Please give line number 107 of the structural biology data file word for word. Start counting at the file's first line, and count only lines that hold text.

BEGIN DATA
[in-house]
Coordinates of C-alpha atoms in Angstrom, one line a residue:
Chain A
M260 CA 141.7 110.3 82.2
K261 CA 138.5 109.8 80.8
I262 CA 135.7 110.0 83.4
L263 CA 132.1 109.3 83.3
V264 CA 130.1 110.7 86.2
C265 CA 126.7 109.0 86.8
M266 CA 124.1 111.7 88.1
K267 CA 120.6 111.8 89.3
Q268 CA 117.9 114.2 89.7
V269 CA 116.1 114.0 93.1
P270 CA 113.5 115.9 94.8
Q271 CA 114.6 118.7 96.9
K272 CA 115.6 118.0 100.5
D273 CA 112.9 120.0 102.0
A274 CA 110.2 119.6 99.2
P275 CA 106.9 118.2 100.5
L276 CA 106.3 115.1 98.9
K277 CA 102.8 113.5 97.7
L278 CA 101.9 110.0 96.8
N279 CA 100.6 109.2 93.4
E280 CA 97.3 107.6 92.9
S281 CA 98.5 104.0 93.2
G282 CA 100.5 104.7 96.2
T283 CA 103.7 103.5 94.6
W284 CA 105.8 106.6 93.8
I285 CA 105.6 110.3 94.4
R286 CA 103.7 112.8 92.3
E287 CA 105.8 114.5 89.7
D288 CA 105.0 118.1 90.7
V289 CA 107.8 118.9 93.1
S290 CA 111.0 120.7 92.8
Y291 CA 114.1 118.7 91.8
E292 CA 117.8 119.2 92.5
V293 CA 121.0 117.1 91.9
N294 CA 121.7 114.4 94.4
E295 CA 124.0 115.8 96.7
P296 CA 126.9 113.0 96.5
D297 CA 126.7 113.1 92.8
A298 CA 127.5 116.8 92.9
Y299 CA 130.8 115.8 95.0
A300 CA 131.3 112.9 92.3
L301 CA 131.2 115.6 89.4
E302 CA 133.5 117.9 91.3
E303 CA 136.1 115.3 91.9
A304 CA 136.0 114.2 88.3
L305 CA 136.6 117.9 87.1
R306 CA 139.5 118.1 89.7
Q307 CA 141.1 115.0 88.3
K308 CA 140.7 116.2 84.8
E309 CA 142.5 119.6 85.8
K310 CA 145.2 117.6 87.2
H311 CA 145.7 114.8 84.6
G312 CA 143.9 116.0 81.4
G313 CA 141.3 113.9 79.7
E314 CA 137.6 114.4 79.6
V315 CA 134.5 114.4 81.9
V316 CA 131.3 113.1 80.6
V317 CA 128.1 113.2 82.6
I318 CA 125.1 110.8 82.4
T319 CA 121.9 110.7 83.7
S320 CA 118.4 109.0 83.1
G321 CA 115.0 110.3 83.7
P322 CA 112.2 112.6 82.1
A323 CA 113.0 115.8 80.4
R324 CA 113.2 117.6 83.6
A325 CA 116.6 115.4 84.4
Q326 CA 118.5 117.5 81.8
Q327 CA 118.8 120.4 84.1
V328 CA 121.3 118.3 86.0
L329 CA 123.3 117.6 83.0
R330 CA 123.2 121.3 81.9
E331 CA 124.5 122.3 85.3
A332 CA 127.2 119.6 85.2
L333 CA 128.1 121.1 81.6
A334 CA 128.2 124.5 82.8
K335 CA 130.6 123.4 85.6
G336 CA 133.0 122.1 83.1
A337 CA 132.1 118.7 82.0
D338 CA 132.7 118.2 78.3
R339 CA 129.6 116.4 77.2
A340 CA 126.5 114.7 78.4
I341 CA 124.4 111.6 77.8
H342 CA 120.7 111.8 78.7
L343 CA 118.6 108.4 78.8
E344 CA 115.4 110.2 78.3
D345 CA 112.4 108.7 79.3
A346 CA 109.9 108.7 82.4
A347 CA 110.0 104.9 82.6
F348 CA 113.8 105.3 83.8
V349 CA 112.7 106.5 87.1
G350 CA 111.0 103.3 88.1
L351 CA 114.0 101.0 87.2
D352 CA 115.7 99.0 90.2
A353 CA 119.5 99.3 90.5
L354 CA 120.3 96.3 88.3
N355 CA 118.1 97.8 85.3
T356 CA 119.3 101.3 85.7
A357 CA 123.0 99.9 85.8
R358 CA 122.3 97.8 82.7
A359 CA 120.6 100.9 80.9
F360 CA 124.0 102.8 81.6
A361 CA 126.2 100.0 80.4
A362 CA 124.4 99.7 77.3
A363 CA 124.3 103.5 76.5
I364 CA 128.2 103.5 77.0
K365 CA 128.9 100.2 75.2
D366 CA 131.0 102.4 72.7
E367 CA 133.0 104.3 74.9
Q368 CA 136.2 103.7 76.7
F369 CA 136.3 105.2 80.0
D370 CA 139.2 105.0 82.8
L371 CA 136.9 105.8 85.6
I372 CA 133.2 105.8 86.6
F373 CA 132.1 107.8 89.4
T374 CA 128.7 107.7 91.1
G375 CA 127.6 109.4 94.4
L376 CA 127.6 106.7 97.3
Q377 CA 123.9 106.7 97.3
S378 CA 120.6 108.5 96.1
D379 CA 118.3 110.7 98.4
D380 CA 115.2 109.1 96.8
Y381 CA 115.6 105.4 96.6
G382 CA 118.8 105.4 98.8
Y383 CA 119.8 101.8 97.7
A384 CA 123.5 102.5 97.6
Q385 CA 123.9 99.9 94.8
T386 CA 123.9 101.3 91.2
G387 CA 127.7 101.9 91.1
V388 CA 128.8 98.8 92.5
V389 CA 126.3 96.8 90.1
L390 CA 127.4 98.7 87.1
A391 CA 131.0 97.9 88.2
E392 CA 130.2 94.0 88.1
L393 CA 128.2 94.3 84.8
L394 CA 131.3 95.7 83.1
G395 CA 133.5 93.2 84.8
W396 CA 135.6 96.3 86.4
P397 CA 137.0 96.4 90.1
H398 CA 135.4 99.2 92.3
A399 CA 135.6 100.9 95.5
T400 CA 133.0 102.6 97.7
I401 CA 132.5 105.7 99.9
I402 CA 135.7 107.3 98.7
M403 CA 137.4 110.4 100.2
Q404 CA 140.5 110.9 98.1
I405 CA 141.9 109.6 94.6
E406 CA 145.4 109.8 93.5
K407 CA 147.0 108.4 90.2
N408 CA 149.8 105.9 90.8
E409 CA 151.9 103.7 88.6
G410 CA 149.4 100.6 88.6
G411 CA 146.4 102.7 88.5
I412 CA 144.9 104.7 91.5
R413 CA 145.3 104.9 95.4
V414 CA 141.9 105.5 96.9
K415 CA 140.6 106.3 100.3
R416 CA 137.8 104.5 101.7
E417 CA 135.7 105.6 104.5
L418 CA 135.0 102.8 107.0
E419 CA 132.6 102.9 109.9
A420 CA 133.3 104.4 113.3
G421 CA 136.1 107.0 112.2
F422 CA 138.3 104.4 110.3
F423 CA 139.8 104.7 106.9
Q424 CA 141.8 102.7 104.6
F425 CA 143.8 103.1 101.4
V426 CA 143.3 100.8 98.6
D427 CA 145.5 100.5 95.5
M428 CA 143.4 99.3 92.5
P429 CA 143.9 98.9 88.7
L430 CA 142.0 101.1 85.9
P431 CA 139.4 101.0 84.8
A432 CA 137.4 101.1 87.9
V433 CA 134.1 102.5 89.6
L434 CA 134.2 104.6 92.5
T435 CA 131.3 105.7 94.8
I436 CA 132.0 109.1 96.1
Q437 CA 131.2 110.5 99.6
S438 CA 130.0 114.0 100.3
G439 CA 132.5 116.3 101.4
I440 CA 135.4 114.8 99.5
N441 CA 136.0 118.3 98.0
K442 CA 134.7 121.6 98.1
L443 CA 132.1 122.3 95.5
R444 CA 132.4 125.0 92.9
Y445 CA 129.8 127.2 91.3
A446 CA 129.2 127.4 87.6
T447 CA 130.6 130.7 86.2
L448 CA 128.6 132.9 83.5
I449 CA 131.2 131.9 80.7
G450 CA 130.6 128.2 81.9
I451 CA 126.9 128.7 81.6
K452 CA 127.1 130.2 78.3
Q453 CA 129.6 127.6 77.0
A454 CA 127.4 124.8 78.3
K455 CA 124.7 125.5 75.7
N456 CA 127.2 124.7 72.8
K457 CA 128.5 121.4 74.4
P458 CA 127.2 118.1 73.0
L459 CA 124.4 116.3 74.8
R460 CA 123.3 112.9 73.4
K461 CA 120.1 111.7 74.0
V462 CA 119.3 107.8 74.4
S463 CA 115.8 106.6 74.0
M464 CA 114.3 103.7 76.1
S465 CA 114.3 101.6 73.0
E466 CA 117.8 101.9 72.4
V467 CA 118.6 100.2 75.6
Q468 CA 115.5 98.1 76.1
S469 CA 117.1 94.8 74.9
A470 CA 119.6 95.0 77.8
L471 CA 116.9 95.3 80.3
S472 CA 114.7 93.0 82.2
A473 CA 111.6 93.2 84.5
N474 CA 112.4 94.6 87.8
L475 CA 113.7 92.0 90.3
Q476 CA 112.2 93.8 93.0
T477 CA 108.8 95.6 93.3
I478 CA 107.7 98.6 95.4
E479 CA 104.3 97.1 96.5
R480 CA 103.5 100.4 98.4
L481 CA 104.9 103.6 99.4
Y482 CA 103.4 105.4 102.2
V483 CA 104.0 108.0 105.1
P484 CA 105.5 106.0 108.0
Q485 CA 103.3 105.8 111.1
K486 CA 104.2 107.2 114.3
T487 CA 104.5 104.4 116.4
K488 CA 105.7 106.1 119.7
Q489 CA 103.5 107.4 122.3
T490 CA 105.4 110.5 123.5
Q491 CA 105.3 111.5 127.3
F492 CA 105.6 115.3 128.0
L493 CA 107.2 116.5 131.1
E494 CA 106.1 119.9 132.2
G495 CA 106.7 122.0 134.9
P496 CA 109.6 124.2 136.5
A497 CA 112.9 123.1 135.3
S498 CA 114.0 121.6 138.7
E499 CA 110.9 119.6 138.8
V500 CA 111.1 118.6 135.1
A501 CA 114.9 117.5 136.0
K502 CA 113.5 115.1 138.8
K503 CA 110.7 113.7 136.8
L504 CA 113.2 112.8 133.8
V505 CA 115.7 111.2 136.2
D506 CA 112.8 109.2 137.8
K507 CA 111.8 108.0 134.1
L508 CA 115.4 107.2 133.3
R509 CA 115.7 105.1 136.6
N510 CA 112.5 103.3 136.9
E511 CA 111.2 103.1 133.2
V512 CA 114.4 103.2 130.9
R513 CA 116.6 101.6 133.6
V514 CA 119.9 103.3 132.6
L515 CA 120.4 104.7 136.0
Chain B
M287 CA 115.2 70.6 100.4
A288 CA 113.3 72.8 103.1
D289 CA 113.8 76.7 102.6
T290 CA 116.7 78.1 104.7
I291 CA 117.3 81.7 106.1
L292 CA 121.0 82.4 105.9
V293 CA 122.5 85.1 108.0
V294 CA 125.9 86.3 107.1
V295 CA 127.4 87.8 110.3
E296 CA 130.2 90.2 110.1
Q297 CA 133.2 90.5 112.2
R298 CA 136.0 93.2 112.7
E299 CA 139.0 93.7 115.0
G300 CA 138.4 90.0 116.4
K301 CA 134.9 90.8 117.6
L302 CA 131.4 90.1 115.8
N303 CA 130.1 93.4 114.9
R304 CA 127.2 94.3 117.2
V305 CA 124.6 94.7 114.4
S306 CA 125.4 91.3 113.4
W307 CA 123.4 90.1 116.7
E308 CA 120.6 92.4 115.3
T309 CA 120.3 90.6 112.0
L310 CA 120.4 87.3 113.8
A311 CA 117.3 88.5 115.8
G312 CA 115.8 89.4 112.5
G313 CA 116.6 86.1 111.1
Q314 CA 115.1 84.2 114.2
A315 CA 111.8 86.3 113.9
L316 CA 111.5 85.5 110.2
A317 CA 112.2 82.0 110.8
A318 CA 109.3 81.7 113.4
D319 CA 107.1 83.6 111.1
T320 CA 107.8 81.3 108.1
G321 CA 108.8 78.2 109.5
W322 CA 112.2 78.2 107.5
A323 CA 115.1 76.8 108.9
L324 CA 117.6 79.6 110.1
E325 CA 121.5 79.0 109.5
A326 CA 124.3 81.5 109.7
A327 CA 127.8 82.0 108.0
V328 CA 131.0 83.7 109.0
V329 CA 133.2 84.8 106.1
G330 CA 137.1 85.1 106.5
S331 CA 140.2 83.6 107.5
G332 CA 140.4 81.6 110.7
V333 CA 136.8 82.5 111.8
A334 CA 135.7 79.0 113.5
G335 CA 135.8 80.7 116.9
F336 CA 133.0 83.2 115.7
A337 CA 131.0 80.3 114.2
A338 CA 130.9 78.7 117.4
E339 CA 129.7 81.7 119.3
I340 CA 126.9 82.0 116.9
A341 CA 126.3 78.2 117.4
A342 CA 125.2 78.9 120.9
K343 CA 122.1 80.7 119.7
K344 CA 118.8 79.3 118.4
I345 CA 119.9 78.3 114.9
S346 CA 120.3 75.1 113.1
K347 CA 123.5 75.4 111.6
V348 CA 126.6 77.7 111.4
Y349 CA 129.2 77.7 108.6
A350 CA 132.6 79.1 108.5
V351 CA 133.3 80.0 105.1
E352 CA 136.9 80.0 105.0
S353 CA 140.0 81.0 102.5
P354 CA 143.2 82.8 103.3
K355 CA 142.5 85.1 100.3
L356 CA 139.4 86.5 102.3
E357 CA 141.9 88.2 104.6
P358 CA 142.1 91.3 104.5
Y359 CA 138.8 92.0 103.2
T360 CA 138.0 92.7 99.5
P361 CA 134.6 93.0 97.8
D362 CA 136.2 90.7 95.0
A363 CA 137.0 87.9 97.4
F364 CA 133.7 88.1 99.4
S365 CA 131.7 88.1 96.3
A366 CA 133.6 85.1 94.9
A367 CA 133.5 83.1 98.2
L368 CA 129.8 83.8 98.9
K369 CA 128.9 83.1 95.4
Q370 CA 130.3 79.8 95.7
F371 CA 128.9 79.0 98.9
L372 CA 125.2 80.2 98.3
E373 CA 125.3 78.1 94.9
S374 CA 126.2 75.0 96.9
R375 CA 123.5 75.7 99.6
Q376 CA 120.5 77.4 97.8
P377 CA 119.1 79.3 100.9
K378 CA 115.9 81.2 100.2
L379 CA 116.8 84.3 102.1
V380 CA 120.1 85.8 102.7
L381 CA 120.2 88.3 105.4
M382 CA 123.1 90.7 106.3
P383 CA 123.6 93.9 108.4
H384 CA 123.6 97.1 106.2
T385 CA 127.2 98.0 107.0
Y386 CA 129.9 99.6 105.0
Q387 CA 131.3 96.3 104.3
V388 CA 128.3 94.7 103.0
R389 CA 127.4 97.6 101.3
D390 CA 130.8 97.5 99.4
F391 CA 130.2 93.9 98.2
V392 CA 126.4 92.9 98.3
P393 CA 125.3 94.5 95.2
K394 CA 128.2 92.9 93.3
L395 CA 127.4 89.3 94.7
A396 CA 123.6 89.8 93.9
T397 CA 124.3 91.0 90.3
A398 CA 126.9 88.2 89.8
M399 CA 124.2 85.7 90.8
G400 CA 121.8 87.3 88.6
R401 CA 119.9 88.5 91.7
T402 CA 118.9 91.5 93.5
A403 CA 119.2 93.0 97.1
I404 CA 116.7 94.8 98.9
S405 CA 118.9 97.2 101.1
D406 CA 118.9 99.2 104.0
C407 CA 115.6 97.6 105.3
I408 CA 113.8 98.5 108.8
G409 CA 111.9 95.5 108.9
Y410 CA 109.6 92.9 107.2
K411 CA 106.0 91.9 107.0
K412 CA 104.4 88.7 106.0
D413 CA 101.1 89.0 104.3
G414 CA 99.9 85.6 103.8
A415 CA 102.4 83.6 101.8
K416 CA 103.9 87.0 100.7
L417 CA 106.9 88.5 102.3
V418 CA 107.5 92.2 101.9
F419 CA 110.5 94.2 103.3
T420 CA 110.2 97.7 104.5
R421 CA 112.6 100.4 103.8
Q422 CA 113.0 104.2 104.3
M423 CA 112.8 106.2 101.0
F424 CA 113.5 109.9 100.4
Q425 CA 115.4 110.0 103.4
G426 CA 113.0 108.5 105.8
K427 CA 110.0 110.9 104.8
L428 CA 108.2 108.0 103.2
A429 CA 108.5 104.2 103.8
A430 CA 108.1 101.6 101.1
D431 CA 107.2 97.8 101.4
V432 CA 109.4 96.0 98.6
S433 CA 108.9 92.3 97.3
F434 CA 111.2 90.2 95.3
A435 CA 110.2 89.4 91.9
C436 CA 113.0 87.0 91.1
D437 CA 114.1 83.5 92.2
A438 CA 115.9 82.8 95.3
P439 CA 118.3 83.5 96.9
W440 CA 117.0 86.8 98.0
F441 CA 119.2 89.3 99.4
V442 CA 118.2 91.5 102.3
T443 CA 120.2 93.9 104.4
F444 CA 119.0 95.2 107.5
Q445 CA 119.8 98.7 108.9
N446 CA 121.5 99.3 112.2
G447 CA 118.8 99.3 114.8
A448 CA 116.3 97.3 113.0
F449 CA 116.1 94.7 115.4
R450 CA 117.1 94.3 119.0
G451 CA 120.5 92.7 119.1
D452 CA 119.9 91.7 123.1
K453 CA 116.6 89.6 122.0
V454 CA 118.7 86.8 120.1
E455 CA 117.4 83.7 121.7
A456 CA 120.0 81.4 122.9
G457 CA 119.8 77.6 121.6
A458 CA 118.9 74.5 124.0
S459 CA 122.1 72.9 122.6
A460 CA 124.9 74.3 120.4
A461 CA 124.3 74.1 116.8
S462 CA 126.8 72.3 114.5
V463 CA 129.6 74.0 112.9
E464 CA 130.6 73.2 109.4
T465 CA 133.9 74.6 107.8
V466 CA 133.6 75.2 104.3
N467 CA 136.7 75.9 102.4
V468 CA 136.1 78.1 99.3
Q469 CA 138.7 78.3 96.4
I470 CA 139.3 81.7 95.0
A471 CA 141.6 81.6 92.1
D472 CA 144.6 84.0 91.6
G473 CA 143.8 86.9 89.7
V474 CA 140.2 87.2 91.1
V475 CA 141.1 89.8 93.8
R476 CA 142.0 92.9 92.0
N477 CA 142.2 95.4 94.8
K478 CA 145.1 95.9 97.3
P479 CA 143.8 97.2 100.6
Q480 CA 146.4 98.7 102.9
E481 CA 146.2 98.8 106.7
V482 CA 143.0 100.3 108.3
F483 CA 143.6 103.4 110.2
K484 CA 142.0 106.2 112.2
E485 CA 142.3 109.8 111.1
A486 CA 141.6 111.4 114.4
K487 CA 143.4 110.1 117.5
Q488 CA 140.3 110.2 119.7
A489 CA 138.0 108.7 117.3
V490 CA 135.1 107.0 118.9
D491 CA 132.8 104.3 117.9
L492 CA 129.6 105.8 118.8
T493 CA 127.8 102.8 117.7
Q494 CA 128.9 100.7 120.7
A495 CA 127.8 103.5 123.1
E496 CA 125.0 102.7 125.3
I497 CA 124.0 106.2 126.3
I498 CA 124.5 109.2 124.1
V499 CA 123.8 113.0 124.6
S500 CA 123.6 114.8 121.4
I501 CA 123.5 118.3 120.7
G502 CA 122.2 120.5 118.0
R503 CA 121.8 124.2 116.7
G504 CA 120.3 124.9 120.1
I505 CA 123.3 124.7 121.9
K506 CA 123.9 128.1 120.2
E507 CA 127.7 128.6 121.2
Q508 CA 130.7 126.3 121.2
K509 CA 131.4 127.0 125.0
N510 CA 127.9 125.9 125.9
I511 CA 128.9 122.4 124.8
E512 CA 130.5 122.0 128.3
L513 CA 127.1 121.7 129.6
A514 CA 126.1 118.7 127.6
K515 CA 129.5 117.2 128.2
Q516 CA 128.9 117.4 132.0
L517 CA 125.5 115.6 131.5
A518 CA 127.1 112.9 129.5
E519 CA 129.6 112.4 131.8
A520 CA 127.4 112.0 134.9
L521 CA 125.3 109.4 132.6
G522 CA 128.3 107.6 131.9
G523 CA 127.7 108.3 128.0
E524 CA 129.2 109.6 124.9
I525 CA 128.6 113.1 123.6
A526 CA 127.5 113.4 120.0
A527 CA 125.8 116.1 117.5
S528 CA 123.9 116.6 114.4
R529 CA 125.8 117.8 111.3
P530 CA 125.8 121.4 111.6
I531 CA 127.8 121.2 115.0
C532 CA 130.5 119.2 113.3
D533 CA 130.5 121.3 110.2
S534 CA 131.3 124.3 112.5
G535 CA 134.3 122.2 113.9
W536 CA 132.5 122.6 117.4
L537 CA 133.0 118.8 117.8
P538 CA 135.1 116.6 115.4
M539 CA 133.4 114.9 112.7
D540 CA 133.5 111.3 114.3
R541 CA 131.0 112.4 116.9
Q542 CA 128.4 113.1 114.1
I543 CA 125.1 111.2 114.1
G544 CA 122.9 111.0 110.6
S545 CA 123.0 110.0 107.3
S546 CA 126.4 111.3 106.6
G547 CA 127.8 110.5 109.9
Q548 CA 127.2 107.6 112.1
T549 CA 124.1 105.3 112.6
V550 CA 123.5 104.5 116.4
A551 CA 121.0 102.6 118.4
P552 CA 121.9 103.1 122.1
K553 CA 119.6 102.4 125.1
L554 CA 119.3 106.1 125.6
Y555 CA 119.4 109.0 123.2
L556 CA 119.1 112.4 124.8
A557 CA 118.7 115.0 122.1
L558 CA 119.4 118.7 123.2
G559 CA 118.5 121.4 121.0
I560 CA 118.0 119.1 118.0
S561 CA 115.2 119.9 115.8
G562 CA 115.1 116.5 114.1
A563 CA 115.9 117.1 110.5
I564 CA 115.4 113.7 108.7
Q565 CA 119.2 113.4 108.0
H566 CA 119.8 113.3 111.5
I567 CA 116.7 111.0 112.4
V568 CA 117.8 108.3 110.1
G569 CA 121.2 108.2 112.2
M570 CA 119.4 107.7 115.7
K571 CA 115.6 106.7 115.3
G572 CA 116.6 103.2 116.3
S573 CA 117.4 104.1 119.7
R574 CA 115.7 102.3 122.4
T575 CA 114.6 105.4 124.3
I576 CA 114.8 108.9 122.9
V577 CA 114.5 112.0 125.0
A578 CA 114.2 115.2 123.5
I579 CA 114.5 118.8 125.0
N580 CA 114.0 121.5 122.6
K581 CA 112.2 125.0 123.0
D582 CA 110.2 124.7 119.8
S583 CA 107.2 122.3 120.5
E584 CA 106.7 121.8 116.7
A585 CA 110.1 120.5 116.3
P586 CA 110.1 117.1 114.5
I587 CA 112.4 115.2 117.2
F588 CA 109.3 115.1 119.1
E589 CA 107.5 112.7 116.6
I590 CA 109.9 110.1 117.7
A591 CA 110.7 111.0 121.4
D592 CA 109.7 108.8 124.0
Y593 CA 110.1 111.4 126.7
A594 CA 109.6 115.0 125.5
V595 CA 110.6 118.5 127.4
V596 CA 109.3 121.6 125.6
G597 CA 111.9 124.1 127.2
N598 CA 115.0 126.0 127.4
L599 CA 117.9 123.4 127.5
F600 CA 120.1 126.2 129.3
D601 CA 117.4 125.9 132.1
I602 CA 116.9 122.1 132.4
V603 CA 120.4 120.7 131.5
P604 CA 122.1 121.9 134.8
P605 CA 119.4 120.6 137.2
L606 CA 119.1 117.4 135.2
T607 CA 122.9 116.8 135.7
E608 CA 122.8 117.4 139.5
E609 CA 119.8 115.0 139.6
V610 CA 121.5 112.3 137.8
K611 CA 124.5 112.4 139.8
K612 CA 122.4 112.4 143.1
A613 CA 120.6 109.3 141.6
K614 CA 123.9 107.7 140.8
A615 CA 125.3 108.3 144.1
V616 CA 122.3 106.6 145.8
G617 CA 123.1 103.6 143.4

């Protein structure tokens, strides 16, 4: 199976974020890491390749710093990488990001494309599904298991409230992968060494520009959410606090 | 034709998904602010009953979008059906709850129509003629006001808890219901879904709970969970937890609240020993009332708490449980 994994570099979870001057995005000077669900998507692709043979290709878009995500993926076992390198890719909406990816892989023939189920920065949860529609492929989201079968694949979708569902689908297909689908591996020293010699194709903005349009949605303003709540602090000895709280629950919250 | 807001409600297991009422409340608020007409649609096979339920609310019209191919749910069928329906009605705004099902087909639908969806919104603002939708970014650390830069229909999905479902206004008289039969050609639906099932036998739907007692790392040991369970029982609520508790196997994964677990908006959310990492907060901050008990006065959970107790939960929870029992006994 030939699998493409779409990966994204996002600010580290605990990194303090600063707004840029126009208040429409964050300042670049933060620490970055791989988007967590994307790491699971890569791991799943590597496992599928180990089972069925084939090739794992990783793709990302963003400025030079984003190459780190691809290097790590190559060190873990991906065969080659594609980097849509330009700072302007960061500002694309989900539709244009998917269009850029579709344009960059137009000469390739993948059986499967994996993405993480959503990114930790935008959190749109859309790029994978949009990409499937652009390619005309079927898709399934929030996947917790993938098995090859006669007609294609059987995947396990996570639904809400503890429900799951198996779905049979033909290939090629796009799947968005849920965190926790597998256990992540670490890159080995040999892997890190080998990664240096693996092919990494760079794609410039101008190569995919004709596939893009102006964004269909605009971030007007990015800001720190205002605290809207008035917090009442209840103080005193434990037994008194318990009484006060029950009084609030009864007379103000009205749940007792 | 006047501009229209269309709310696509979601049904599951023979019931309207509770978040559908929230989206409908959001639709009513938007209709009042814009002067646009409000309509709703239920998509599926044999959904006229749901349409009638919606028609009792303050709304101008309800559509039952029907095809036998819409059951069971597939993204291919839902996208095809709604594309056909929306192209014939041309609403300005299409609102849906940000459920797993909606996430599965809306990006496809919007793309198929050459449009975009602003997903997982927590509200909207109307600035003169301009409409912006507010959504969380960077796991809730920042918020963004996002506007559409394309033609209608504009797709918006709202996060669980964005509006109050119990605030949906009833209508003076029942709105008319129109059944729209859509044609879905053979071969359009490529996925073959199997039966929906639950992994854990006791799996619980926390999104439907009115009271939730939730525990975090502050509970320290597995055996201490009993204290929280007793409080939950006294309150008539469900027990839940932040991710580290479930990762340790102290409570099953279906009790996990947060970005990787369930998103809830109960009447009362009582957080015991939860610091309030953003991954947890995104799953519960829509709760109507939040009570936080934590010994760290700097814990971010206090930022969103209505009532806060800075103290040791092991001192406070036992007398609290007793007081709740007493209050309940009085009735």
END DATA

A363 CA 124.3 103.5 76.5